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First thing to say is that I pre-ordered Hell Train on Amazon on the basis of the cover and title alone, and when I later read the synopsis of the novel I knew that my instincts were right. This is wonderful, gory stuff.

I am a huge fan of Christopher Fowler, who in recent years has focussed mostly (but not entirely) on his remarkable Bryant & May series of detective novels, but I first came across him as a horror writer via the (sadly now out of print, I think) Darkest Day which I read on holiday in Istanbul; something about its style worked really well in the early evenings against the sound of the call to prayer. Since then I’ve read as much of his stuff as I can get my hands on and a number of his books have been reviewed here.

I’m not going to go into the plot of Hell Train other than to say that it is about a group of passengers who find themselves on a sinister train, the Arkangel, somewhere in Eastern Europe around the time of World War One, and have to deal with some rather unpleasant situations before they reach their unknown destination. The story is book-ended by the tale of Shane Carter, an American who finds himself tasked with writing a script for Hammer Studios.

Oh, I so wish this was a real movie.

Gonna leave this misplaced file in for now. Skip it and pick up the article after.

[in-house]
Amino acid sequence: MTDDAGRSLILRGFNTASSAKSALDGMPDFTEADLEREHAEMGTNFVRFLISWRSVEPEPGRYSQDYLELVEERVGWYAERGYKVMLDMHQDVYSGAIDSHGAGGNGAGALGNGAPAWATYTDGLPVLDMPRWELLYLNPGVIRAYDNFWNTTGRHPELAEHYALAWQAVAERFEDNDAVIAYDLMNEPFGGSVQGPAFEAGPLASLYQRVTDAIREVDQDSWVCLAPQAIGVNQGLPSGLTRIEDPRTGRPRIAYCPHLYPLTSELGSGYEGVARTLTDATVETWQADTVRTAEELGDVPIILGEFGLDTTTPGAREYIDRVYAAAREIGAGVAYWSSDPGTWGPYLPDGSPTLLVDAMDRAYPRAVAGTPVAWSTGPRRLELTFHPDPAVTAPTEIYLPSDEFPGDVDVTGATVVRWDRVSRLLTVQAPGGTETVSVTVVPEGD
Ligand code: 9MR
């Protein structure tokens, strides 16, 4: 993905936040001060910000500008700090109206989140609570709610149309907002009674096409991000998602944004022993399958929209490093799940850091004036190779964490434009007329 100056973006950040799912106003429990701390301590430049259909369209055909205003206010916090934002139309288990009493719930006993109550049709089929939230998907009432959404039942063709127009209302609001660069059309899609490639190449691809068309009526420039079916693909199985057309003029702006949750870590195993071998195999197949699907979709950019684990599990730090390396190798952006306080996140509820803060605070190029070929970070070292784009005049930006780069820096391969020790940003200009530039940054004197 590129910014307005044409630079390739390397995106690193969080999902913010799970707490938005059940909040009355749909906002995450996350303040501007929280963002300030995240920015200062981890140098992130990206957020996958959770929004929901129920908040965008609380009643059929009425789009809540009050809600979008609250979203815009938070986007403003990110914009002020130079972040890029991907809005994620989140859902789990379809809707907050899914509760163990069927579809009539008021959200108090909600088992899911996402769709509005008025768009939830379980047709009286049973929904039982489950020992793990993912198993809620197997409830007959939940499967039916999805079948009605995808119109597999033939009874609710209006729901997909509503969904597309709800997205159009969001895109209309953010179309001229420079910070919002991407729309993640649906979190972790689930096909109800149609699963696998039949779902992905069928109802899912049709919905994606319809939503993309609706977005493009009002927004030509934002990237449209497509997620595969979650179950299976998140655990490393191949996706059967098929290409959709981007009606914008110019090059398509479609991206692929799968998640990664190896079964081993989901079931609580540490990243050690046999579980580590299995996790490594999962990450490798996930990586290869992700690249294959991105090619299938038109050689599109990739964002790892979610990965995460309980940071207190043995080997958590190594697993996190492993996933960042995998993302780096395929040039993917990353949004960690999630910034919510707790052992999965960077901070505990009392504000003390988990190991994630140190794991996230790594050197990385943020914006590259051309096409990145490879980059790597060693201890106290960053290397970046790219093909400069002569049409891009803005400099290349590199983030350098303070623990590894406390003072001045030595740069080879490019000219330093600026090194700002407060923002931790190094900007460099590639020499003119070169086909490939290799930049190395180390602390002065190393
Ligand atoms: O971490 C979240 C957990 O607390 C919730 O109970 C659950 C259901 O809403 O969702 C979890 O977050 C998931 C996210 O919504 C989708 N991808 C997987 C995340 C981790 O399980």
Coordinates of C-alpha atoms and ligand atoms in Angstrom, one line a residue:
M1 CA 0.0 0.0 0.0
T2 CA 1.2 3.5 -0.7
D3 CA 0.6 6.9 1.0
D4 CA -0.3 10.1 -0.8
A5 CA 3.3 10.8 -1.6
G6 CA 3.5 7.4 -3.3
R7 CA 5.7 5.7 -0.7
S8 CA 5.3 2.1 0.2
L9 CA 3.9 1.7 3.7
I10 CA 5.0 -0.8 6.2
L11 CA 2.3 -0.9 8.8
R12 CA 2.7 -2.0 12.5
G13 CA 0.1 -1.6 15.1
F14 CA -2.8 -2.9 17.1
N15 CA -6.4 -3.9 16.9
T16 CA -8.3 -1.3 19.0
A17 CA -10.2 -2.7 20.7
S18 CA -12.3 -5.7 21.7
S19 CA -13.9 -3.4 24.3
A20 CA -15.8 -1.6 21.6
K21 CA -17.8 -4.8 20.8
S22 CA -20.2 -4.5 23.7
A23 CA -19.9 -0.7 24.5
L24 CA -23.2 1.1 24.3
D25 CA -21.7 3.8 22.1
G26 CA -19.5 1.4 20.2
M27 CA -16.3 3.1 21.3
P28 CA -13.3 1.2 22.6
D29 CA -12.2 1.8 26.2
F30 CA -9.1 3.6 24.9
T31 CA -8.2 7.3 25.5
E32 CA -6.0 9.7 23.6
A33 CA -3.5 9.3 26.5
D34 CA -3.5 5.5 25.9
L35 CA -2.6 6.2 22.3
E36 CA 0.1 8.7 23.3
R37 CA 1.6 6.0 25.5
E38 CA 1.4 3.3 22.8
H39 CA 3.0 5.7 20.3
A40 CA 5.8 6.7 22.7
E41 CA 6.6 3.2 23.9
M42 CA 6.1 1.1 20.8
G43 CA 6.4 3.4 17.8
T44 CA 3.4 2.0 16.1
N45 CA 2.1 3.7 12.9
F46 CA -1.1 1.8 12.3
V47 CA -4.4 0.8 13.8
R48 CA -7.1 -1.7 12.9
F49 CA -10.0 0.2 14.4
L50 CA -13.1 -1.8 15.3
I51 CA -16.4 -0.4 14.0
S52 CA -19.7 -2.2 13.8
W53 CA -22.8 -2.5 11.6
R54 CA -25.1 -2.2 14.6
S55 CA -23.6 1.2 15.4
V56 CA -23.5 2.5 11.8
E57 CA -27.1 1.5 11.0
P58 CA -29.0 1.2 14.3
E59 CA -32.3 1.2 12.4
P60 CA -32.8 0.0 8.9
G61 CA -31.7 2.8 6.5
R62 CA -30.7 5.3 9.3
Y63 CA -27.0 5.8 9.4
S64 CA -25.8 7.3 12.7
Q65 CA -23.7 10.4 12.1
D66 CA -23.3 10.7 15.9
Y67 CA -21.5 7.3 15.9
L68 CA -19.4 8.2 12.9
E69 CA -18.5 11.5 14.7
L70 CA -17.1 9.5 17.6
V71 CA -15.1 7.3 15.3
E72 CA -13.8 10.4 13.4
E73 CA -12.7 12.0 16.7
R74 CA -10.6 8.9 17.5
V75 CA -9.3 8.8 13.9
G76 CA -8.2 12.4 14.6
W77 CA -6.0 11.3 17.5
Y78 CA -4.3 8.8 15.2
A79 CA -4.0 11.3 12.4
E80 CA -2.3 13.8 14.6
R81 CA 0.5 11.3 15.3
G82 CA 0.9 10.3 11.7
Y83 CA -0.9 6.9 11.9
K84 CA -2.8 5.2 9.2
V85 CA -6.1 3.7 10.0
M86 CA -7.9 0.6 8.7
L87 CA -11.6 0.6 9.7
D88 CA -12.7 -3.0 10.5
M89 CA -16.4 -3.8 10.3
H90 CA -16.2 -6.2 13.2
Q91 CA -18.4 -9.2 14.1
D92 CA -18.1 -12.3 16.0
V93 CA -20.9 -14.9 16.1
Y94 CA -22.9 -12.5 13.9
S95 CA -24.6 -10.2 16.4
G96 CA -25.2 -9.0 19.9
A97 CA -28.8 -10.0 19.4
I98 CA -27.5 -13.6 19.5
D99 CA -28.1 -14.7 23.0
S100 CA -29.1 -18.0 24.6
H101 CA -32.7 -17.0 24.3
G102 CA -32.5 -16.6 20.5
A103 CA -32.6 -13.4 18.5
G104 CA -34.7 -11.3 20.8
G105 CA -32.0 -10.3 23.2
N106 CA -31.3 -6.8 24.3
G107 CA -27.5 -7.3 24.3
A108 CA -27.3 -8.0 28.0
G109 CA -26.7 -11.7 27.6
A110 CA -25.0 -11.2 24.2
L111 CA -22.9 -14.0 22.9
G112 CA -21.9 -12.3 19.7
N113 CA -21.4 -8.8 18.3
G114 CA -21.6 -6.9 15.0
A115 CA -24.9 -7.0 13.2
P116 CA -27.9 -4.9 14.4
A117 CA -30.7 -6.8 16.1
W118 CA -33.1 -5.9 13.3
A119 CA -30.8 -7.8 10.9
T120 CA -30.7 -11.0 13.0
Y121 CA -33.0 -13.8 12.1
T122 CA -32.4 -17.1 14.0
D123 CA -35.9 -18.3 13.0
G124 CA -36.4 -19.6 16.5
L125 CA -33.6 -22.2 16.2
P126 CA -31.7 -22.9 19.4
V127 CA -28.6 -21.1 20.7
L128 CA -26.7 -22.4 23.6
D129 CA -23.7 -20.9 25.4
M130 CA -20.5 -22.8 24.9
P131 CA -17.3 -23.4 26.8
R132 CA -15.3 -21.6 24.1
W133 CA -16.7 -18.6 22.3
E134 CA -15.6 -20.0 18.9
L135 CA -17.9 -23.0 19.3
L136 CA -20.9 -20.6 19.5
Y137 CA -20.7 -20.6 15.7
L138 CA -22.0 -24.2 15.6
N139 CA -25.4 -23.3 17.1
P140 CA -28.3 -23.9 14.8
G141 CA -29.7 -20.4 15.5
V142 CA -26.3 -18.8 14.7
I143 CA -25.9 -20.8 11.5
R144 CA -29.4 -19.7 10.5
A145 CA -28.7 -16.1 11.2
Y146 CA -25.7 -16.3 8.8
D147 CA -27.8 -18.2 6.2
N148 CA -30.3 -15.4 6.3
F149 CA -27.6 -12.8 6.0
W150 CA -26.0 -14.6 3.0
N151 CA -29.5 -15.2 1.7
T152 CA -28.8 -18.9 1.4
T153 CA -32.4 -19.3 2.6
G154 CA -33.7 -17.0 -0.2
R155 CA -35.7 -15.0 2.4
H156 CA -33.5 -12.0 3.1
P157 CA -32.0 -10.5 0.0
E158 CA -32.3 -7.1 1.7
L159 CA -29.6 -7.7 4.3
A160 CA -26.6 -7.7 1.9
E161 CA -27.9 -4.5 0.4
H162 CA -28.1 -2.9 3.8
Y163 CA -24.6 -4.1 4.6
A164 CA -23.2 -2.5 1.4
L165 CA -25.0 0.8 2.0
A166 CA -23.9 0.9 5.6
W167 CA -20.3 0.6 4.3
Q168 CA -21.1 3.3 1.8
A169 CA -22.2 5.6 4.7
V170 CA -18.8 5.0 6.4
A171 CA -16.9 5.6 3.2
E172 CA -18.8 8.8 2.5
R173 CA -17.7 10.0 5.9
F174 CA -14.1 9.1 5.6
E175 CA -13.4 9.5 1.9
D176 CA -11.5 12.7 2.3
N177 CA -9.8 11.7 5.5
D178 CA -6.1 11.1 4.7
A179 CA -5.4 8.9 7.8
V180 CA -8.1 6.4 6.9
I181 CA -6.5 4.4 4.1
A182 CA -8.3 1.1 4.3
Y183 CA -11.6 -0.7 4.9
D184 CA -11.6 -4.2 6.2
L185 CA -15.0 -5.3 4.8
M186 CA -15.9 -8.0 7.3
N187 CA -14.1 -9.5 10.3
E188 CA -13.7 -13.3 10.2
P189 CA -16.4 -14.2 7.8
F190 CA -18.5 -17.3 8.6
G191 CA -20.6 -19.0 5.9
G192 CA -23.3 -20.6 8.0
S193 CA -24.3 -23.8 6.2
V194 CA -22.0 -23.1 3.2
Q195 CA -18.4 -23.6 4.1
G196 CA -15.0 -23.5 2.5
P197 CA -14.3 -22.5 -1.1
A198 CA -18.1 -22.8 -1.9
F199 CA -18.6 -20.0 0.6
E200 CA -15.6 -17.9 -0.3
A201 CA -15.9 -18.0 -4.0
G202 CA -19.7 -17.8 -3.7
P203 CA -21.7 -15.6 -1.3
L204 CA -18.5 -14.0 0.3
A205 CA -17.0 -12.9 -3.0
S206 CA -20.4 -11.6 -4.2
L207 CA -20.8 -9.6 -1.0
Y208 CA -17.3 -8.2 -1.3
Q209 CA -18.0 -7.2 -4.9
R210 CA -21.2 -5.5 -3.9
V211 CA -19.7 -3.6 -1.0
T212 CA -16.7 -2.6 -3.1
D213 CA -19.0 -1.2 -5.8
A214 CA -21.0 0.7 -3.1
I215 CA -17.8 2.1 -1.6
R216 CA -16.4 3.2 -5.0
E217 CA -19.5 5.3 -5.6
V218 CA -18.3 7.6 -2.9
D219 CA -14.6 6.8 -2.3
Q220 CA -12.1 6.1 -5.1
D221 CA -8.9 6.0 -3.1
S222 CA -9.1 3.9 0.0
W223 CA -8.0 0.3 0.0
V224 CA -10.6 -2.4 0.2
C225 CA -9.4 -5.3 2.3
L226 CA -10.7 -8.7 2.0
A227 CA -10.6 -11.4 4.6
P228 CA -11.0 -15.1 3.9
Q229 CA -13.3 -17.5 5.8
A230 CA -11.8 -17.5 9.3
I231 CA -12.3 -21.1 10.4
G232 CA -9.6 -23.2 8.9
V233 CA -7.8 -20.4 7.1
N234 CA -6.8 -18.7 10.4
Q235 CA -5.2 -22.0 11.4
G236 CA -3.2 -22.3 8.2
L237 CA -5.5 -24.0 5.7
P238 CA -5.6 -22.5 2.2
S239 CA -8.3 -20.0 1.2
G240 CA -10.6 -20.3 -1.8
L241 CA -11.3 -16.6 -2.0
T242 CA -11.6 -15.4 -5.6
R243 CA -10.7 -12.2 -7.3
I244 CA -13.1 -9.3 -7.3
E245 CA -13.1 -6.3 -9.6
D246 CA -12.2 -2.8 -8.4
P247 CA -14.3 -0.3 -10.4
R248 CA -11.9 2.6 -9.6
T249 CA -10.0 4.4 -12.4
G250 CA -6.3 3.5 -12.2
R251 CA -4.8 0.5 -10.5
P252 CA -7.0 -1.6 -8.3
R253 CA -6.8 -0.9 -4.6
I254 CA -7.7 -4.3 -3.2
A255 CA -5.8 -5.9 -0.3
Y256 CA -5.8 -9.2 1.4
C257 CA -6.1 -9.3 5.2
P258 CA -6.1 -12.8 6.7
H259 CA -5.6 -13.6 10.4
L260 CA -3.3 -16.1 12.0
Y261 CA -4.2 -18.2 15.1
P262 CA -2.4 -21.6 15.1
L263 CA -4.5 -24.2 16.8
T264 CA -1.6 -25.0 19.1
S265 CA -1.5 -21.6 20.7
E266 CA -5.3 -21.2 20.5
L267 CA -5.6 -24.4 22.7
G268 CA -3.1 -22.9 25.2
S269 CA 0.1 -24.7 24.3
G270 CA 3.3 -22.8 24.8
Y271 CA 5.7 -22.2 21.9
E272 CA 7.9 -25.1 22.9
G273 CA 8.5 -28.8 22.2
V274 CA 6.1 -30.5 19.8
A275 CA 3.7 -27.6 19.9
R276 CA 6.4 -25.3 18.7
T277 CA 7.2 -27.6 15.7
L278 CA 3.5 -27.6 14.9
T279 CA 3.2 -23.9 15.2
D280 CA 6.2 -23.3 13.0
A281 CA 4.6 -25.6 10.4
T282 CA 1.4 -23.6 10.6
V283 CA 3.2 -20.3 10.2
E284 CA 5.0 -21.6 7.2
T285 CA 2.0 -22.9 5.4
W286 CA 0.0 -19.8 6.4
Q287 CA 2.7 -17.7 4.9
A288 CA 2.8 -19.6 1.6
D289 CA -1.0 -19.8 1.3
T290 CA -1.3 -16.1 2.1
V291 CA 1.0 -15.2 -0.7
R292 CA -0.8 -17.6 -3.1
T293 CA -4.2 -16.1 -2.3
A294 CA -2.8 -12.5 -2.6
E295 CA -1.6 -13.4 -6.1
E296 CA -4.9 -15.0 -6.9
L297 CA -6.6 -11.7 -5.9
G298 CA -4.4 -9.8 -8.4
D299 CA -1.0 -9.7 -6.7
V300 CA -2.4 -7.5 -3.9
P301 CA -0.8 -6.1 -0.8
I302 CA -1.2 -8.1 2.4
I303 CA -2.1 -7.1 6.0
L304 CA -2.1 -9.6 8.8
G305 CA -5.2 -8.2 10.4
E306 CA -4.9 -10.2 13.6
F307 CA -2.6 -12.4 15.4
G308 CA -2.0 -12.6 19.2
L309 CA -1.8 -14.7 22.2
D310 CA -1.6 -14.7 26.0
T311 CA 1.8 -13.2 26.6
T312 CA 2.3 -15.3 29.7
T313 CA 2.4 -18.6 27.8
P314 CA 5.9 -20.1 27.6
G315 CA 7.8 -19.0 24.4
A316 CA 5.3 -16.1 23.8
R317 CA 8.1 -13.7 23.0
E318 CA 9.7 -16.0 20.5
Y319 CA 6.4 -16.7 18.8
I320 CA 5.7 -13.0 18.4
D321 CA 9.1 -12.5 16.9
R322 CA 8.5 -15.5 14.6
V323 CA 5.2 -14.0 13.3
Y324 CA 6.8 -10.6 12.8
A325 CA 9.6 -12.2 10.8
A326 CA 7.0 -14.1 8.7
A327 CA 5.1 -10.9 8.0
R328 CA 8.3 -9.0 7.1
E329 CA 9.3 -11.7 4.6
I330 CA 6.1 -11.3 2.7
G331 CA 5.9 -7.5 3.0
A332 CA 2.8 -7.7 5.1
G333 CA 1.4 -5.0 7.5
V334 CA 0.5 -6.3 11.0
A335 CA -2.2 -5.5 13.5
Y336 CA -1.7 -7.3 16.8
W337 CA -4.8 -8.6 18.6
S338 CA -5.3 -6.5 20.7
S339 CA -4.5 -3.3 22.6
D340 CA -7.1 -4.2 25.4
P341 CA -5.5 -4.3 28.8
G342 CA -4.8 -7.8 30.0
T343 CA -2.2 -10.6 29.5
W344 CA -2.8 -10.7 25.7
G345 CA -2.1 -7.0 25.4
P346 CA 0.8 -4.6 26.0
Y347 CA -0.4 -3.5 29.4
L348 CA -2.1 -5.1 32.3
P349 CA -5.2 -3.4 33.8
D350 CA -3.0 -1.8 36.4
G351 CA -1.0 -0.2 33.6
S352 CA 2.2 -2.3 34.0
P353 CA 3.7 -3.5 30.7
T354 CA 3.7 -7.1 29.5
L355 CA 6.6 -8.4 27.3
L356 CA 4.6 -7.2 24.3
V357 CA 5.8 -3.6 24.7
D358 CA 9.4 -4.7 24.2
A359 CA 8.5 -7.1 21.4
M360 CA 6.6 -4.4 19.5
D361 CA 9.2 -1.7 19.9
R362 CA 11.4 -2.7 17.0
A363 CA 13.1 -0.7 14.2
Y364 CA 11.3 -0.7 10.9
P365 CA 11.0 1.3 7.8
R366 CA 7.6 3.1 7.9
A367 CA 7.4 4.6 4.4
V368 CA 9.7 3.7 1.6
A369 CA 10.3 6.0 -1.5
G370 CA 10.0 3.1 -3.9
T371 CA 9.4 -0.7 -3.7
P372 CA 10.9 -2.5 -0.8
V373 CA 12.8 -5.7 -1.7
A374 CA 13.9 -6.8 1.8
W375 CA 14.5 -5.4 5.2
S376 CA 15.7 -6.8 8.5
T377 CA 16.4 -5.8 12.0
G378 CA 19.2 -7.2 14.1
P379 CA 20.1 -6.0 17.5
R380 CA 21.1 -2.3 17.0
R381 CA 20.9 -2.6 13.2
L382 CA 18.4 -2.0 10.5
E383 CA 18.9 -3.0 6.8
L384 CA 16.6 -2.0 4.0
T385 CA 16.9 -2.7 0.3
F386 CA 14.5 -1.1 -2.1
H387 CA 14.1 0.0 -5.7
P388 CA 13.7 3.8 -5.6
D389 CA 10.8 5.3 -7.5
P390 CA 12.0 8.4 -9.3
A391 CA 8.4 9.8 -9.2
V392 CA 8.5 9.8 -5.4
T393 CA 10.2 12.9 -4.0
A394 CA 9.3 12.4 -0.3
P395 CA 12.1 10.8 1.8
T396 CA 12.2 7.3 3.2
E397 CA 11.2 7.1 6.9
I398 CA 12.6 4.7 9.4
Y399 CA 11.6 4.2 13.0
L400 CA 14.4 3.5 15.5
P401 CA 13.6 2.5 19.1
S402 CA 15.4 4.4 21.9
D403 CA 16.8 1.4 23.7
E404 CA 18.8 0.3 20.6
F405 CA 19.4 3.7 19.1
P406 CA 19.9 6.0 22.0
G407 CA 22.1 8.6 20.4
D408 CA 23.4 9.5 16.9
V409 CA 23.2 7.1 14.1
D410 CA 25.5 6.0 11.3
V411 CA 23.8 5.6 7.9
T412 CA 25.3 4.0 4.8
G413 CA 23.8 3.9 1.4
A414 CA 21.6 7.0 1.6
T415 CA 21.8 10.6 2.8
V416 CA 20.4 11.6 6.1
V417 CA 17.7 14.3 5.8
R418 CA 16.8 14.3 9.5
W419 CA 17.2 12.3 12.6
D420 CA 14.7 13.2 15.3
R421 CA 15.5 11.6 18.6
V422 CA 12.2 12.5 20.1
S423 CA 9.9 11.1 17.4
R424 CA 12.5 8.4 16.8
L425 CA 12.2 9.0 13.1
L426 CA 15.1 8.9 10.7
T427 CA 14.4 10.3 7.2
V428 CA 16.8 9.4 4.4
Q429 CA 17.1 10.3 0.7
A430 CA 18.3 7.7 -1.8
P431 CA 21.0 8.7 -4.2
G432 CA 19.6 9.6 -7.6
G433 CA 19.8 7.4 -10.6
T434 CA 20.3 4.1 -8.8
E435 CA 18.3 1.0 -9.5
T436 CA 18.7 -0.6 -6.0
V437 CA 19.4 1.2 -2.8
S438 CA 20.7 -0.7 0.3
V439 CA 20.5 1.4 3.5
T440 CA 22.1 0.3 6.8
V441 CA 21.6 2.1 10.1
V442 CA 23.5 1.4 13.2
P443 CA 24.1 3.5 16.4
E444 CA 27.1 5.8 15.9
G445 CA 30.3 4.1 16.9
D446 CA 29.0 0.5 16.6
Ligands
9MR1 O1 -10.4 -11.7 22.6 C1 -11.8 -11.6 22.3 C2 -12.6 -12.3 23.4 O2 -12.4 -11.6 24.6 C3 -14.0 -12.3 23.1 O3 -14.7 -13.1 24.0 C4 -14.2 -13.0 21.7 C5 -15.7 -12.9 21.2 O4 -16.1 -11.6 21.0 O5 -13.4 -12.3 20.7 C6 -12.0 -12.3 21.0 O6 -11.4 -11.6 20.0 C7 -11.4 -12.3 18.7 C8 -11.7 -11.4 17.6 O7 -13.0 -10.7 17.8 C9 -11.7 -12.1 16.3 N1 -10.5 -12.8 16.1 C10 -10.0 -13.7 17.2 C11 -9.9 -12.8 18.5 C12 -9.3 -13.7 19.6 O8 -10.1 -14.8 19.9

I grew up watching Hammer films on TV; I was a particular fan of the various Draculas (I’m sure that’s what triggered a lifelong interest in vampires), loving both Christopher Lee and Peter Cushing. I’m ashamed to say that I don’t think I’ve ever been able to watch the The Curse of Frankenstein since my first attempt ended in abject failure when I stayed up late as a teenager on my own to watch it on BBC 2 and couldn’t bear the Monster’s face when Lee pulls the covering from his face. Although it’s entirely possible I imagined the whole thing….

So this was definitely my cup of tea, especially as it is reminiscent of one the greats from the 1970s, Horror Express. They really don’t make them like that any more.

But what of the novel? Well, quite simply I really loved this; a good framing device, an exciting story, some proper nastiness, excellent villains and characters you can really root for (I am looking at you, Isabella). I am sure there are absolutely loads of references and in-jokes that I didn’t get which will add to the enjoyment of a genuine film buff, but my verdict is great fun all round.

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Bride of the Book God

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Scottish, in my fifties, love books but not always able to find the time to read them as much as I would like. I’m based in London and happily married to the Book God.

I also blog at Bride of the Screen God (all about movies and TV) and The Dowager Bride, if you are interested in ramblings about stuff of little consequence

If you would like to get in touch you can contact me at brideofthebookgod (at) btinternet (dot) com.

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